Mad About Science: Siege weapons

By Brenden Bobby
Reader Columnist

Have you ever watched a movie about war in ancient times? Most of it is just armored guys running at each other and brutally hacking at their opponents with the occasional horse slamming into a cadre of other armored guys, but sometimes you’ll get a glimpse of a wooden siege weapon flinging boulders and flaming bombs at castle walls.

Have you ever wondered how those siege weapons worked? Where did they get all of the processed lumber in the middle of a battle to build one of those things? Can you build one at home?

To answer the last one: Yes! You can build your very own homemade siege weapon, but you may want to take your neighbors into consideration before erecting a 20-foot-tall trebuchet that towers menacingly over their trellised gazebo.

A catapult, seen in Turkey. Courtesy photo.

First, it’s important to note a distinction between different types of siege weapons and how they work. In the age of gunpowder, all of these siege weapons have fallen into obsolescence as the energy released by gunpowder is far more efficient as a propellant than converting calories into kinetic energy.

One of the most used siege weapons was the catapult, believed to be used first by the Romans around 350 CE. The basis of a catapult is pretty simple: a four-way frame attaches to wheels, allowing the dispersal of weight as well as a solid base to counteract the natural motion of the device. Eight men wind a large crank attached to a windlass that pulls the throwing arm down toward the ground, where it’s locked into place. This process transferred energy from the men turning the crank and stored it in the twisted ropes and cordage that bound the catapult. Once the soldiers released the locking mechanism, that energy was released by the throwing arm, which allowed it to fling upward. Upon impacting a padded support beam, the throwing arm would transfer all remaining energy to the object it was throwing, which would go on to transfer that energy into whatever it landed on.

Another siege weapon utilized to great effect by the Romans was the ballista. The ballista was essentially a supersized crossbow that launched man-sized harpoons instead of bolts — just like any other crossbow, which is essentially a regular bow affixed to a stock and a trigger mechanism. 

The energy transfer from man to device would begin as the string was drawn back, usually by some form of crank. Once in position, the crank would be locked and the soldiers would load a projectile into the track of the device, in front of the cordage. The arms of the ballista were flexible, allowing much of the energy to be stored within them as they were pulled back by the cordage. Sometimes, these devices could be turned and aimed like a modern-day gun emplacement, and sometimes they just launched sharp objects in the general direction of wherever they were pointing. Once the lock was removed, the arms would snap back into place, dragging the string and the projectile with them as they transferred all remaining energy into the projectile, sending it on its merry, murderous way.

Battering rams were another common sight in the ancient world. A ram was often a rough log with a metal cap at one end, sometimes sharpened into a wedge. The ram itself would be suspended by cordage on a wooden frame that was usually covered to protect the soldiers wielding it from arrow fire and burning oil. Suspending the device made it easier for the soldiers to transfer energy into the device, drawing it backward and swinging it forward. This worked exactly like swings on a playground, but were considerably heavier. Using a metal cap added durability, while forming it into a wedge or a point allowed it to work like an axe against a tree, focusing the energy transfer into a smaller surface area and dealing more damage to one spot.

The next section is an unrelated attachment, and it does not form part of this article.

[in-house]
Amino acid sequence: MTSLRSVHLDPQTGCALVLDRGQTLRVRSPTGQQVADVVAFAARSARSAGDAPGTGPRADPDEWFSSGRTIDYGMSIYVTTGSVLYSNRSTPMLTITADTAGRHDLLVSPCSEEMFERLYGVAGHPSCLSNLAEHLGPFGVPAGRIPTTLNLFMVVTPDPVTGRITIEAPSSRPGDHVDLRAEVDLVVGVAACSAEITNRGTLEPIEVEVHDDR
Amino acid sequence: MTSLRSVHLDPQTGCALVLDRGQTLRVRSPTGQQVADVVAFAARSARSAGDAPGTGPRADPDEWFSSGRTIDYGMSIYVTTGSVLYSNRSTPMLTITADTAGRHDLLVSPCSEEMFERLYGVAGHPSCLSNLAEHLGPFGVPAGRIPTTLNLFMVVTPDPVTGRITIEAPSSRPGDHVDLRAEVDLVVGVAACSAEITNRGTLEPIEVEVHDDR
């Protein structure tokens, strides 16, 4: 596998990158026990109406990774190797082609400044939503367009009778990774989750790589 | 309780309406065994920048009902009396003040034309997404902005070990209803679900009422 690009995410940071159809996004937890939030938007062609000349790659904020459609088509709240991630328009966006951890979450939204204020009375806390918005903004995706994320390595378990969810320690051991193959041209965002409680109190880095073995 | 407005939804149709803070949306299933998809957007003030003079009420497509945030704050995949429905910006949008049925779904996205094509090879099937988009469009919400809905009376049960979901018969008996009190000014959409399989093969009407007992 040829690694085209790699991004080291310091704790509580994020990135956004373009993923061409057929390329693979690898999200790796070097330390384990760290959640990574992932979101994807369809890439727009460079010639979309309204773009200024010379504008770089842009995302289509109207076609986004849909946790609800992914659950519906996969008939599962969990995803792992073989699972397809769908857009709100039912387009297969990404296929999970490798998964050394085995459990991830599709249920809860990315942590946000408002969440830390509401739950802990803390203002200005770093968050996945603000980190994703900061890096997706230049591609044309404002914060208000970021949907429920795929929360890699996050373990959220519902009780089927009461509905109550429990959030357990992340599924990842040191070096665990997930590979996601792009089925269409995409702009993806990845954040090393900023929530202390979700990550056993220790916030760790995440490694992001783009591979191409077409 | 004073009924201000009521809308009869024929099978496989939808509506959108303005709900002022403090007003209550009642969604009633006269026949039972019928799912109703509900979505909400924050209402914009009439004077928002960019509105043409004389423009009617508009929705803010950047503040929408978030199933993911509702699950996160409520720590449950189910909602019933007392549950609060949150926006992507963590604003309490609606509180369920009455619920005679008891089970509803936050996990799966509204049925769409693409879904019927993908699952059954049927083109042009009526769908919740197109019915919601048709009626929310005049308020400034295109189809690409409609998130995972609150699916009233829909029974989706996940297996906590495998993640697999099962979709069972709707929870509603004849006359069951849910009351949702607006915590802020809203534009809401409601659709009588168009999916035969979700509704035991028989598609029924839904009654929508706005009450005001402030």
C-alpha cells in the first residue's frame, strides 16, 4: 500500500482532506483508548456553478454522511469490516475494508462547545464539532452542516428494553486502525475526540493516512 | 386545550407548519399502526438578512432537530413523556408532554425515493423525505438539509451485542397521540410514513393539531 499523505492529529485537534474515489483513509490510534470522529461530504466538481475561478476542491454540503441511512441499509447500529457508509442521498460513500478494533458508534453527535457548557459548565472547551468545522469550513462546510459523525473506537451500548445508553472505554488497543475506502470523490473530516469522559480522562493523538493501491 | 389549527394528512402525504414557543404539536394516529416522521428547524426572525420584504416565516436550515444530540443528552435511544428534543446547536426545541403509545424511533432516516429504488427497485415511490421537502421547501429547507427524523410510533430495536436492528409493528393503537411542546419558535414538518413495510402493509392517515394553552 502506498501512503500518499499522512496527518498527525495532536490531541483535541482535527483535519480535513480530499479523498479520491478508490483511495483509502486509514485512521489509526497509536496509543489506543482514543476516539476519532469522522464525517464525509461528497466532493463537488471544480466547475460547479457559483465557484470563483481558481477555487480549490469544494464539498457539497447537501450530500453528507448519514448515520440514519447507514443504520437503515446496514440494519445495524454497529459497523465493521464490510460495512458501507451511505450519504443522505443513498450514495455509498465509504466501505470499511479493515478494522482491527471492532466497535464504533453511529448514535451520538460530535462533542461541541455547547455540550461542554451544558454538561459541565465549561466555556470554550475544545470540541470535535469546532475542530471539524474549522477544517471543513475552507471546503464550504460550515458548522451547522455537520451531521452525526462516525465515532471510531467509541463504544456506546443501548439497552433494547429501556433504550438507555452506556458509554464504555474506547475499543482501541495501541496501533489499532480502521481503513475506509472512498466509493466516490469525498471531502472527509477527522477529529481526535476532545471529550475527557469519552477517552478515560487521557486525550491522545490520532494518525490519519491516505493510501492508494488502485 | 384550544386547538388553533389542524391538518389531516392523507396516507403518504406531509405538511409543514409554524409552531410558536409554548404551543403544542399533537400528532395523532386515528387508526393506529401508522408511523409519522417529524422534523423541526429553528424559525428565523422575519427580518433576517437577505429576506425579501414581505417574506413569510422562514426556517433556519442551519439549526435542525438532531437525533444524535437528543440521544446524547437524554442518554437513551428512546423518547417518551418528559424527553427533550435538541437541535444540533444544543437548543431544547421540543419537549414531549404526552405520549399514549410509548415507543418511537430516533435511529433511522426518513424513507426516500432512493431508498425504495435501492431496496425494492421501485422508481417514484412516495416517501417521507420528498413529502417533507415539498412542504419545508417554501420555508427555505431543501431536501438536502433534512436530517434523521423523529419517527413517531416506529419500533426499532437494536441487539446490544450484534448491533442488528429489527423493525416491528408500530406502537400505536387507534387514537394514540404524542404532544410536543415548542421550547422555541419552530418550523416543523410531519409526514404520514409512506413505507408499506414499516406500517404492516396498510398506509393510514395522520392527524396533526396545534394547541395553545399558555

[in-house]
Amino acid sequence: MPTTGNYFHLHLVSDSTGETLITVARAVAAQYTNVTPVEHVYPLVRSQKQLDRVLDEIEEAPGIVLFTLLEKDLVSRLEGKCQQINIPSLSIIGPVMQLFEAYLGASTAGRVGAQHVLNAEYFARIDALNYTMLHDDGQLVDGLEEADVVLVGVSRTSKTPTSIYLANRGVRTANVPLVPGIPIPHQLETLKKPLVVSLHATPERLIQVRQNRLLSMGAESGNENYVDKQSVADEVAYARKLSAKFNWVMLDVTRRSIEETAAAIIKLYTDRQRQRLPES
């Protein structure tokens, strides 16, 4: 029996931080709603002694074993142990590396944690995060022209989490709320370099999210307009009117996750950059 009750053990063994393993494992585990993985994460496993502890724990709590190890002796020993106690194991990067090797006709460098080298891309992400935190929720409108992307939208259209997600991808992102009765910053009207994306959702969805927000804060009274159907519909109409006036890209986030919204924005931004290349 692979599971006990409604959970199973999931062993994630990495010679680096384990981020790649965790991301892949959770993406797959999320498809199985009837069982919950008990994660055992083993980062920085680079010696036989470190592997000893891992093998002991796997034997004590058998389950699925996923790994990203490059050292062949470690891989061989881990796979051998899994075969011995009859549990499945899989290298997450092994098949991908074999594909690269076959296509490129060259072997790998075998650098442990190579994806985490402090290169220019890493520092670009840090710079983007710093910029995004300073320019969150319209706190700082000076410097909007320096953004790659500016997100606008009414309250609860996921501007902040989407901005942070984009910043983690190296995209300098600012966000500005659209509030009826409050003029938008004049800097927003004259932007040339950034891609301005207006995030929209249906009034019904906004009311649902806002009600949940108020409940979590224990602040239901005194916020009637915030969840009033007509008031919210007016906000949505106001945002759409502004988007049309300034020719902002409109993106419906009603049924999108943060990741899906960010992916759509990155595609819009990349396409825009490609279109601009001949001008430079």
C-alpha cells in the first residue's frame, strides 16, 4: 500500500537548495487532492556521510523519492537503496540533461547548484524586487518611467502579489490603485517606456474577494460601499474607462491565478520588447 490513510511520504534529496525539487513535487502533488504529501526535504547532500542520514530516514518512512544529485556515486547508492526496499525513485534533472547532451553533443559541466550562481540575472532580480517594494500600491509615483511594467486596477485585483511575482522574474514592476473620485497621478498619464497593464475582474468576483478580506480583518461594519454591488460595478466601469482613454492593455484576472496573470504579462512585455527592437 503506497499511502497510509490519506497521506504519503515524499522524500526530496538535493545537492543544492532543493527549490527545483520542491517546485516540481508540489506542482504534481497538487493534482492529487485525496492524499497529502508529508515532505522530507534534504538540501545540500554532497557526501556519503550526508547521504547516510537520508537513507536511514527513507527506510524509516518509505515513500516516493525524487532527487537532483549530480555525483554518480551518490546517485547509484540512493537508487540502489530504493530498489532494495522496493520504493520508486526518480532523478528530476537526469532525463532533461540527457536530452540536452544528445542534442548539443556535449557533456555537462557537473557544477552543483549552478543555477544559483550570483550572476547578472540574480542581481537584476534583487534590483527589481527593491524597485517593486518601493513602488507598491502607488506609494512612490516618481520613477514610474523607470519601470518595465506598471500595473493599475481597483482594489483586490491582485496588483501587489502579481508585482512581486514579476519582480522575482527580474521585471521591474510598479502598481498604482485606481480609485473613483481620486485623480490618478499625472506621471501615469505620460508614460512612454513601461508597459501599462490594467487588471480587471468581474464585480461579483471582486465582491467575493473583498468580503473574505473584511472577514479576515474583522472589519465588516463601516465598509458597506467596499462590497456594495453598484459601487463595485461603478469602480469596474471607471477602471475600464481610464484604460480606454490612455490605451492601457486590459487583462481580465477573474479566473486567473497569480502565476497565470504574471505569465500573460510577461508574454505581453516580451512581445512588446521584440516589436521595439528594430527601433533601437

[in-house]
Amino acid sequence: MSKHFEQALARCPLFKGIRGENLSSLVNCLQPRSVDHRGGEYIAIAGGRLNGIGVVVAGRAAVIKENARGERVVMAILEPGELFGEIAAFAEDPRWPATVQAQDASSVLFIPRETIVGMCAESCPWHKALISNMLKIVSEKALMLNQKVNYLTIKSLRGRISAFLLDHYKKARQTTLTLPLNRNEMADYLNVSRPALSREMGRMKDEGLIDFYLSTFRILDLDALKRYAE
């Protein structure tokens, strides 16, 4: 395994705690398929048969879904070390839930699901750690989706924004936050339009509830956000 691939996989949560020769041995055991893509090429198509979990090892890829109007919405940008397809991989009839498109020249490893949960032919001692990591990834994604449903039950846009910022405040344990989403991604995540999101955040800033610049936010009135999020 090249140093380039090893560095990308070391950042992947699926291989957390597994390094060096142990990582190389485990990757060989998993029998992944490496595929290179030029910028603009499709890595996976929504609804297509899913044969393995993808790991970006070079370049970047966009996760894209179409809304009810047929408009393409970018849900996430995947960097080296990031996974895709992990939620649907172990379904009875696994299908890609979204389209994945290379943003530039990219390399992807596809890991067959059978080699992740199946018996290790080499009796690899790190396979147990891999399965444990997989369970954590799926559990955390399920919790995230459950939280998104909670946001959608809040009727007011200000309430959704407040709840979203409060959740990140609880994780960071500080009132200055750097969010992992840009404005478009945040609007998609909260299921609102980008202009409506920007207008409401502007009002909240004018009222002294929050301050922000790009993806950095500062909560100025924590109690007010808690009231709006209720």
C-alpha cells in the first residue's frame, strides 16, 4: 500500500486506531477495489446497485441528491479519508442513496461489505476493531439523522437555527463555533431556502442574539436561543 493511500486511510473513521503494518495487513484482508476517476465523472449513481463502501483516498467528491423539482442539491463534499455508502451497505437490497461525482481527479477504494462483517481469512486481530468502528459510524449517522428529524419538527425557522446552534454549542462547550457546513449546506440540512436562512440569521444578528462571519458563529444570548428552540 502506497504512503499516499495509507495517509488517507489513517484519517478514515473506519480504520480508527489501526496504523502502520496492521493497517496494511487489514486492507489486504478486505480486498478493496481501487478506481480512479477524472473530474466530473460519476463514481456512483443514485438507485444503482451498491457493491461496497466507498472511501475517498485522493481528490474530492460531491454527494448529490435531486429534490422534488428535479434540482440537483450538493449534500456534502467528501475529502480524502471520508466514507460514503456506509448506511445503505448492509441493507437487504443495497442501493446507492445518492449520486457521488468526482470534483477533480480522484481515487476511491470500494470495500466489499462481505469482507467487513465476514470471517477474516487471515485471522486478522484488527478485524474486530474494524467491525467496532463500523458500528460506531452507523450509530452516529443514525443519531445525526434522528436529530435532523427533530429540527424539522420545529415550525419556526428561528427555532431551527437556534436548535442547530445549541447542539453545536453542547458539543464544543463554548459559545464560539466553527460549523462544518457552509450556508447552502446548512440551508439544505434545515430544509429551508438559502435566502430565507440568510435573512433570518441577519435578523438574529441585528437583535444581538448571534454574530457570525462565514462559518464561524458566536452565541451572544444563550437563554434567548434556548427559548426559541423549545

Curiously enough, battering rams were very easily countered by a simple architectural principle that didn’t appear until the early Medieval ages. Lords started putting their gates up a few stairs and building a wall eight to 10 feet across from the opening of their gate, which wouldn’t allow a ram to swing back and generate enough force to breach; similar to when you park on the street and two vehicles park directly in front of and behind you, giving you less than an inch on either side.

One of the most terrifying and effective siege weapons was the trebuchet. At first glance, the trebuchet looks like a complicated device that had no business existing in an age when people thought bad smells caused the plague. In actuality, a trebuchet is a scaled-up catapult that utilizes a sling instead of a bucket. It’s built on a triangular frame that acts like a fulcrum for the throwing arm, which acts as a lever. A huge counterweight hangs from the front of the trebuchet, which is drawn upward with a crank — once this counterweight drops, it flings the throwing arm upward and sends the payload in the sling hurtling across vast distances.

These devices were the heavy artillery of their day, and the level of engineering involved with constructing them likely carried a lofty price tag. Many of these devices were broken down between uses and transported by draft animals to protect these investments, as they weren’t designed to move very far on their own.

Are you interested in achieving a deeper understanding of how the mechanics of these devices worked? You can build some very simple and basic versions of these using just popsicle sticks, rubber bands, a battery and some pencils. Curious to know more? Email me at the library: [email protected] or come on in and ask about how you can build your own catapult!

Stay curious, 7B.

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